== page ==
(Hat tip to Bad Astronomy)
February 23, 2009
Those adorable little meerkats aren’t just good TV fodder—they’re great research fodder as well.
A couple of University of Zurich scientists, publishing in the March issue of the American Naturalist, studied alarm calls produced by meerkats and Cape ground squirrels that lived sympatrically on the Kalahari Desert.
Alarm calls produced by animals come in two flavors: One type denotes only a level of urgency, while the other includes information about predator type and how individuals should respond (“functionally referential” signals). Theories of how these alarm calls evolve have suggested that the type of alarm call used by a species is influenced most by how it responds to threats. Species that use different strategies for escaping different predators, logically enough, would be best served by functionally referential signals. But creatures that use a single strategy would need only the urgency level in their alarms.
The meerkats and Cape ground squirrels, though, respond in a similar fashion to threats—they run for cover, escaping down bolt holes into burrows that the two species often share. The Cape ground squirrels use the urgency-dependent alarm calls, as would be expected by the theory, but the meerkats use functionally referential signals. Why the difference?
The Cape ground squirrels eat vegetable matter that they can find close to home, while the meerkats have to venture farther for their meals of insects and other small animals. The Cape ground squirrels don’t lose much by retreating to their burrows, because they aren’t that far away. The meerkats, though, can’t run home every time they’re threatened, because the cost would be too high (lost yummies). They respond differently to different threats (such as by moving away from an ambush predator like a jackal instead of returning all the way to the burrow and trying to wait the jackal out). In addition, the meerkats have to be able to respond in the same way to a threat, because if one runs in the opposite direction of the group, he could be toast (single meerkats and small groups have a higher likelihood of being eaten by a predator).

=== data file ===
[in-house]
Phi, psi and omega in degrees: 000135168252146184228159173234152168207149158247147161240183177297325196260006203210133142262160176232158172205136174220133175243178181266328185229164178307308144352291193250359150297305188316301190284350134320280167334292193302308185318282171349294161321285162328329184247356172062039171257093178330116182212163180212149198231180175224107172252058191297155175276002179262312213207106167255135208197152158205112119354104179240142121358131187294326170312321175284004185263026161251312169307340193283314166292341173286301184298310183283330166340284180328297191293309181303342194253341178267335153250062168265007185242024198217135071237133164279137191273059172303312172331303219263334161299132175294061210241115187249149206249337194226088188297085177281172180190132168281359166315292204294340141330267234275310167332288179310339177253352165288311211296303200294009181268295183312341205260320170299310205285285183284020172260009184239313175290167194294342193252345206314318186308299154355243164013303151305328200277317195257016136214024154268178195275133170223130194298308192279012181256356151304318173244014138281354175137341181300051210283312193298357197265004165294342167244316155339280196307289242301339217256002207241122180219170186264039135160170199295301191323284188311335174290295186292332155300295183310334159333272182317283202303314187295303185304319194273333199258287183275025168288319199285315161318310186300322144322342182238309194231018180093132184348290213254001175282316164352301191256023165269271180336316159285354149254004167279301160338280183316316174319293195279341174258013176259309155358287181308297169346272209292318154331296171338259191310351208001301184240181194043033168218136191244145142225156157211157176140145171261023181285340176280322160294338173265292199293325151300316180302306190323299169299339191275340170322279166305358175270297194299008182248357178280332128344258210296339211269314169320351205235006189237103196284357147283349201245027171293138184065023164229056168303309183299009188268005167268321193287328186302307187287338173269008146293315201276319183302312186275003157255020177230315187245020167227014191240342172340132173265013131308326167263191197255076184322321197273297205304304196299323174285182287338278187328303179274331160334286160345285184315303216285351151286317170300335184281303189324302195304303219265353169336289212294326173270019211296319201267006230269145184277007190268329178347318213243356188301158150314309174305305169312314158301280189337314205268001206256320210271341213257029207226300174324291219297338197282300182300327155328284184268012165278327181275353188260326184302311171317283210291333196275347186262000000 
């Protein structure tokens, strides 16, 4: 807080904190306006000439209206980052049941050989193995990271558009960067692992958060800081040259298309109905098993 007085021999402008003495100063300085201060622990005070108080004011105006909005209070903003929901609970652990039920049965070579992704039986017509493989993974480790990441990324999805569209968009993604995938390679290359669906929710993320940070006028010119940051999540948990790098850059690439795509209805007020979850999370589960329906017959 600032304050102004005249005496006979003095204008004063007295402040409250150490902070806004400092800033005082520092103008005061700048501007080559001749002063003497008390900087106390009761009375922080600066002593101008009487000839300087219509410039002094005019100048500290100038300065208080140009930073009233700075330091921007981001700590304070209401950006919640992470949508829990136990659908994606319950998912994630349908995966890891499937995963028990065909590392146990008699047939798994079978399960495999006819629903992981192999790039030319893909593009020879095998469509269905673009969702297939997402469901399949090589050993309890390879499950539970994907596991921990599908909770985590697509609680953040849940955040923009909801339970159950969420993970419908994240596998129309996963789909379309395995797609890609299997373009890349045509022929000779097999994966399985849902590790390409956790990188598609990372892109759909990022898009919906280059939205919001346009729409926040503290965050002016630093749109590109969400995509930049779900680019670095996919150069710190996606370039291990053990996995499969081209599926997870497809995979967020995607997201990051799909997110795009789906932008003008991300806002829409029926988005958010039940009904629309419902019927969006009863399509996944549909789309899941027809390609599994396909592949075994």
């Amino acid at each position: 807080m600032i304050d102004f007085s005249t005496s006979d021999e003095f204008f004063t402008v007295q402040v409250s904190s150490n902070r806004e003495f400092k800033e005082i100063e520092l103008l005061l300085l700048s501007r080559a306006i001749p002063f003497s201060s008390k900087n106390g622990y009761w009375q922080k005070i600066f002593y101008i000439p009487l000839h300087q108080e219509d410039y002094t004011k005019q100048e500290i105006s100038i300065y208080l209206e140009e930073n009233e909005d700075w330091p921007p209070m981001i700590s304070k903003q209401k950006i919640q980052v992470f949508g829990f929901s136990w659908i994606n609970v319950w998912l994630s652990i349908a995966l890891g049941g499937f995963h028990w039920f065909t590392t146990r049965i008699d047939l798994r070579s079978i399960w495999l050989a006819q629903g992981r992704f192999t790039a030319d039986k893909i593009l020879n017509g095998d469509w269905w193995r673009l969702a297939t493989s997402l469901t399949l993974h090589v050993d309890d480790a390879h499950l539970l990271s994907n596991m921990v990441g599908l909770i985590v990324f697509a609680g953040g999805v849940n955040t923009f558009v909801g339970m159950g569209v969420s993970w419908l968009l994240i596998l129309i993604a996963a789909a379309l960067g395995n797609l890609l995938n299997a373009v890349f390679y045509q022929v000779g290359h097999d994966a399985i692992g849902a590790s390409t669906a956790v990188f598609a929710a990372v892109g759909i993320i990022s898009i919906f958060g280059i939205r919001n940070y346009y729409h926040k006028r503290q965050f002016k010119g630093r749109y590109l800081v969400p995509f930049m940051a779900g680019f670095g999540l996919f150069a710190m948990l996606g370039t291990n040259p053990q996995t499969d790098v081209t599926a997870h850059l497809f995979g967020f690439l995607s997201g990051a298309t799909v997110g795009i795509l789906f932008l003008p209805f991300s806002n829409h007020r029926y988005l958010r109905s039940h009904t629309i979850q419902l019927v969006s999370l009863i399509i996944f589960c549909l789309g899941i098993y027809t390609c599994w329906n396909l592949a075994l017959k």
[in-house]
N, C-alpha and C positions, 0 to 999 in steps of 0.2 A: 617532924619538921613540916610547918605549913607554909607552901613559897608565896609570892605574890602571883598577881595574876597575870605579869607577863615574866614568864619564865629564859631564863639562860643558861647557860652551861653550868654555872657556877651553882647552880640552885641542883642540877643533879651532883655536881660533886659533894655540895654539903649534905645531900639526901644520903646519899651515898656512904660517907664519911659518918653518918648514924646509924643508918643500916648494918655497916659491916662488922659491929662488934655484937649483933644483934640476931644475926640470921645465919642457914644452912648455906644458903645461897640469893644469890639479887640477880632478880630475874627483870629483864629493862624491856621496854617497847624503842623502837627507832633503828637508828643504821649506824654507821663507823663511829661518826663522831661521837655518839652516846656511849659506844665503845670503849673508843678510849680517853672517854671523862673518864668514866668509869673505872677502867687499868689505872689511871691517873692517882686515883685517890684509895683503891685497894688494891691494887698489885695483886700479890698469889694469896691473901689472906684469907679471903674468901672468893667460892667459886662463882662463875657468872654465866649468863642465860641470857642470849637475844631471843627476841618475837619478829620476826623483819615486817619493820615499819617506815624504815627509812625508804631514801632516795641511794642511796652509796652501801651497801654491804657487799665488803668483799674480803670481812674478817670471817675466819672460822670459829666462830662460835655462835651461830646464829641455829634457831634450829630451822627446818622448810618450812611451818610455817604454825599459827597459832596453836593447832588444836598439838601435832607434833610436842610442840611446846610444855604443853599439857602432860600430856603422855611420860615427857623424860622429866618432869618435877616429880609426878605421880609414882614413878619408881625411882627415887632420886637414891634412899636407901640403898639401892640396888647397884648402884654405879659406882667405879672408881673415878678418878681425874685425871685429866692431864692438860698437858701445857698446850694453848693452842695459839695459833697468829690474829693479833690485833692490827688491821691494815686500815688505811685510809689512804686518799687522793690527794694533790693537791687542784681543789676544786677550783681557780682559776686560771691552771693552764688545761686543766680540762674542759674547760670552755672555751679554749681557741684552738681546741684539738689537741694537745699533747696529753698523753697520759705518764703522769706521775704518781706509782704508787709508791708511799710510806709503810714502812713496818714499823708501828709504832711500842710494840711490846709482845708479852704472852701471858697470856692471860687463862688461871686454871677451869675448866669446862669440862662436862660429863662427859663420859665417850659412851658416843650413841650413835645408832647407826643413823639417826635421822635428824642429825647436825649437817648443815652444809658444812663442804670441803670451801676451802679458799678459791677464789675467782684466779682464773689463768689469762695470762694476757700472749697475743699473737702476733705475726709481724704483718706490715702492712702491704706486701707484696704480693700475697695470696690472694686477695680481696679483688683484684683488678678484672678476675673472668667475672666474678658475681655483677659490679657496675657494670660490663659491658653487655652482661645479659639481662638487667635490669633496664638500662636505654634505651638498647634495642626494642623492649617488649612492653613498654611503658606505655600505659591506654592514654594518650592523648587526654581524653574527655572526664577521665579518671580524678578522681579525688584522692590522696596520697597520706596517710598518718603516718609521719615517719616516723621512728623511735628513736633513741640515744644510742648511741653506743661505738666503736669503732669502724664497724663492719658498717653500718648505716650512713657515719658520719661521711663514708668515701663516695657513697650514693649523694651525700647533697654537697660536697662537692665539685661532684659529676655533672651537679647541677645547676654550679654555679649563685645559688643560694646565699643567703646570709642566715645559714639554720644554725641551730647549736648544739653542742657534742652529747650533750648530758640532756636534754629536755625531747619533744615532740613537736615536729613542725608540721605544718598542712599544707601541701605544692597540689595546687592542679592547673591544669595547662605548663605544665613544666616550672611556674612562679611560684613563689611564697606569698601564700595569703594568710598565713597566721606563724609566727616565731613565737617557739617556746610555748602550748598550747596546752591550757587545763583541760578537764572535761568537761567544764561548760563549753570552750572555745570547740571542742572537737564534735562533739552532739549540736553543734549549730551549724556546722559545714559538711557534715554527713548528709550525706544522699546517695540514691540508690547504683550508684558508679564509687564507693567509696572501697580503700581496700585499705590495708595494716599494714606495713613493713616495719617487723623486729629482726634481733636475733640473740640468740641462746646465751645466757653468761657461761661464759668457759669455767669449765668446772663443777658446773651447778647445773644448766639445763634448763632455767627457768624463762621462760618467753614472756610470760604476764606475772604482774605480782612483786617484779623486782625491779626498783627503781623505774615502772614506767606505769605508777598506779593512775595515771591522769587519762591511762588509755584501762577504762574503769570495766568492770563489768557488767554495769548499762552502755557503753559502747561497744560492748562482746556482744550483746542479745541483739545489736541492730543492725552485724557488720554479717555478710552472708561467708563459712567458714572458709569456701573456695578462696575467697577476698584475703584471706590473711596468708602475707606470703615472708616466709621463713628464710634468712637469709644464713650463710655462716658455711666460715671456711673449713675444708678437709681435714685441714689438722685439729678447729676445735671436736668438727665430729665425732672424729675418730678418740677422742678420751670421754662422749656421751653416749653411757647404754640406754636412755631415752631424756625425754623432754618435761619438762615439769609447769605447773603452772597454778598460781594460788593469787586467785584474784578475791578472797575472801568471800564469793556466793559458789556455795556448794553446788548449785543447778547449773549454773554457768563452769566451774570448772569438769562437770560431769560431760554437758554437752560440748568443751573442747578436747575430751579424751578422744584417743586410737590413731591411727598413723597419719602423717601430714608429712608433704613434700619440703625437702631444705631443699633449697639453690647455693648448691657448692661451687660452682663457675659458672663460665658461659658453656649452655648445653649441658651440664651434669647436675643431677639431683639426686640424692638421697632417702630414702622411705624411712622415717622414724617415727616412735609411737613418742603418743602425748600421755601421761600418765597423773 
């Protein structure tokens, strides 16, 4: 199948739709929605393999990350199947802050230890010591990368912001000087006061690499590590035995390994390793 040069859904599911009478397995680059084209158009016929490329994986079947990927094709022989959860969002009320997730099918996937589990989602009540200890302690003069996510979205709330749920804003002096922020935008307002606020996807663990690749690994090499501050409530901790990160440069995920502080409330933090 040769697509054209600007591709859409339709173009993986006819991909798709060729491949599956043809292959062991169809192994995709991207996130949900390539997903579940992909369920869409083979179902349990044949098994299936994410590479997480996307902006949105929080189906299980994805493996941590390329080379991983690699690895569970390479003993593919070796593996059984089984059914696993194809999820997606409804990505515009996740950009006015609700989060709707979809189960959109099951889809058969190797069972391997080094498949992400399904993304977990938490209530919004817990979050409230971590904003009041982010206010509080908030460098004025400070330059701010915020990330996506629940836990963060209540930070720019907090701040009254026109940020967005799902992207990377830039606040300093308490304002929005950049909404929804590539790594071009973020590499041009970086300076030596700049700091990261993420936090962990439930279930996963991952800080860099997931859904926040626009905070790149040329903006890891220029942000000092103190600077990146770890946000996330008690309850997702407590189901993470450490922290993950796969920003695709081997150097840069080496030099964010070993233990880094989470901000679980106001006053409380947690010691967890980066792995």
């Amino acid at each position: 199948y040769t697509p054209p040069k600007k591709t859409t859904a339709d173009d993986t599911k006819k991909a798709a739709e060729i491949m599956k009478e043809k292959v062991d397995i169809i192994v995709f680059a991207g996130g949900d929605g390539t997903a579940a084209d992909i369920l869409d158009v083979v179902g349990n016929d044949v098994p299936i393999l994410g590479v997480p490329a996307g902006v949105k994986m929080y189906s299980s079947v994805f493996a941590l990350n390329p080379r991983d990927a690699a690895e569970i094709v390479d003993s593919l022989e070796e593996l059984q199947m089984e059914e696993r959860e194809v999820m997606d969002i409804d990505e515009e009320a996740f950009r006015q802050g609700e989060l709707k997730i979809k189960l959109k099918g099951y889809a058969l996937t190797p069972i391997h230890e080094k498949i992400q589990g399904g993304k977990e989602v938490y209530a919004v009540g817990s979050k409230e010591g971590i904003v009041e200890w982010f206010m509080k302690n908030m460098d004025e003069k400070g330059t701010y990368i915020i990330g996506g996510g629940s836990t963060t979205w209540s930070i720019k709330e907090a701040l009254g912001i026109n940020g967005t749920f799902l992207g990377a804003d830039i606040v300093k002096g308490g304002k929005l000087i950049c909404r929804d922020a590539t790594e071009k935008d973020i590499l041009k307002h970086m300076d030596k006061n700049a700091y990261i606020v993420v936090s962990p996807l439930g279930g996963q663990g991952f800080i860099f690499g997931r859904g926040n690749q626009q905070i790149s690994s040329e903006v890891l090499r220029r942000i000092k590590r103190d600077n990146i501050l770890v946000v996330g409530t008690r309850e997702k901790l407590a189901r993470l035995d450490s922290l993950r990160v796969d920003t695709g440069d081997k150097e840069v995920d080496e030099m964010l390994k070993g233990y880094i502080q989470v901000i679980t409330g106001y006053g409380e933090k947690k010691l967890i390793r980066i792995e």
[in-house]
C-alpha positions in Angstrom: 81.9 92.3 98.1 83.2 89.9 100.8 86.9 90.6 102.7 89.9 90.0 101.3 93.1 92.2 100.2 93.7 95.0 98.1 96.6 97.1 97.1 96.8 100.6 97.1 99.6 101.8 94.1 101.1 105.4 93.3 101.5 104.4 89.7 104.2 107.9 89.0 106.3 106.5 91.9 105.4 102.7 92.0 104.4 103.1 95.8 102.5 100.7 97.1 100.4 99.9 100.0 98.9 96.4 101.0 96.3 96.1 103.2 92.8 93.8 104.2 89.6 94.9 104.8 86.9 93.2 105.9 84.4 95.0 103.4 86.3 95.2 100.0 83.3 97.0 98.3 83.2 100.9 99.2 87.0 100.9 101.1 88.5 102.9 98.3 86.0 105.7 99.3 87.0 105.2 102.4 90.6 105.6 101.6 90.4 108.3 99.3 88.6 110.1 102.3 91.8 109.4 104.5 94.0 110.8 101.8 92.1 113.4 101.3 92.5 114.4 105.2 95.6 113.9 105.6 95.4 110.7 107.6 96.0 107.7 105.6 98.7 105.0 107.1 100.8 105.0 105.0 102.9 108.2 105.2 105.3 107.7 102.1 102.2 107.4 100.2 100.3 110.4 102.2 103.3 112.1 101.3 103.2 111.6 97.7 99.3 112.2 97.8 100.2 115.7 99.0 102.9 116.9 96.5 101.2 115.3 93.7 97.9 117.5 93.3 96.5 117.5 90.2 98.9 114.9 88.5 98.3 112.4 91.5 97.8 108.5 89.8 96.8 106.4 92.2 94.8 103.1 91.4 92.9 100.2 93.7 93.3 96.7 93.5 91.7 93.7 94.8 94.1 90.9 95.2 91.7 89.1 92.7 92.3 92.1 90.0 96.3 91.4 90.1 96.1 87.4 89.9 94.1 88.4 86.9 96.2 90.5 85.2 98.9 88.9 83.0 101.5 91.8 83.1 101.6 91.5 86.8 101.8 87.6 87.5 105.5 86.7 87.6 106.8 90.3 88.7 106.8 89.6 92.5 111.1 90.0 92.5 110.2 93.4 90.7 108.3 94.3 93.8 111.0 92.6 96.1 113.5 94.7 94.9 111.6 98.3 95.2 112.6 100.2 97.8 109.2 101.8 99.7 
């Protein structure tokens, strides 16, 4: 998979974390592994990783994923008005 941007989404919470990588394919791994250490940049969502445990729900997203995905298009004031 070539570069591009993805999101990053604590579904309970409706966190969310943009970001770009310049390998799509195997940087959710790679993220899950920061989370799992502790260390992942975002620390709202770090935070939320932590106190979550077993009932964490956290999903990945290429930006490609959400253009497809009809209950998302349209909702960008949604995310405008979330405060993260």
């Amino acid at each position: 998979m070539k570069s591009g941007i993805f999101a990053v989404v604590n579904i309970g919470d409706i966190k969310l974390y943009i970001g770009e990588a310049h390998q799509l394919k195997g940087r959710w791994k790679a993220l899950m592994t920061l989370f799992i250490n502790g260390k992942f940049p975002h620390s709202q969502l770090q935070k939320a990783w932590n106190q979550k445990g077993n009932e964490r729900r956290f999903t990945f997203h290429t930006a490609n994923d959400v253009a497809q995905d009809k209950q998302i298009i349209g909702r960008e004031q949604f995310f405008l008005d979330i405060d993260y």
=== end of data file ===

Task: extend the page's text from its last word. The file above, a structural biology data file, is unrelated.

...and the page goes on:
This video (meerkats responding to the “threat” of an ultralight plane flying above) comes from YouTube user nyatnagarl who has made many videos of the meerkats at the Hanover Zoo in Germany and has noticed:
The meerkat group react[s] quite differently to the aerial encounters made in this location:
* Passenger jet planes high in the sky – usually ignored, but at sunset, when they are caught and illuminated in the sky by the last rays of the sun, they are watched closely, but an alarm is never raised.
* Small propeller planes (Cessna, etc.), low flying – sometimes completely ignored (i.e., not even the head is raised), sometimes watched. Since there is a small airport nearby, they know these planes very well, and understand they pose no danger. In general the sound of the classic piston engine aircraft is associated with “not dangerous”, you can often hear an engine drone in parts of the videos I have posted.
* Anything that has a triangular shape like hang gliders, ultralights – will usually cause an intense warning. It is worse when the flying object is silent (like hang gliders) – this will usually cause an at least partial retreat of the family into the burrow. A silent slowly moving object with swept wings probably reminds them most of a predatory bird.
* Hot air balloons – they do not like these at all. Although they are usually distant, the silent, looming presence on the horizon seems to disturb the meerkats deeply. They will usually watch these intently and most activity will cease until they disappear.
* Zeppelins – we don’t get these very frequently but when the “Zeppelin NT” flew over the enclosure at low altitude one afternoon it was considered the ultimate enemy. The meerkats raised alarm, disappeared into the burrow and did not reappear for the rest of the day!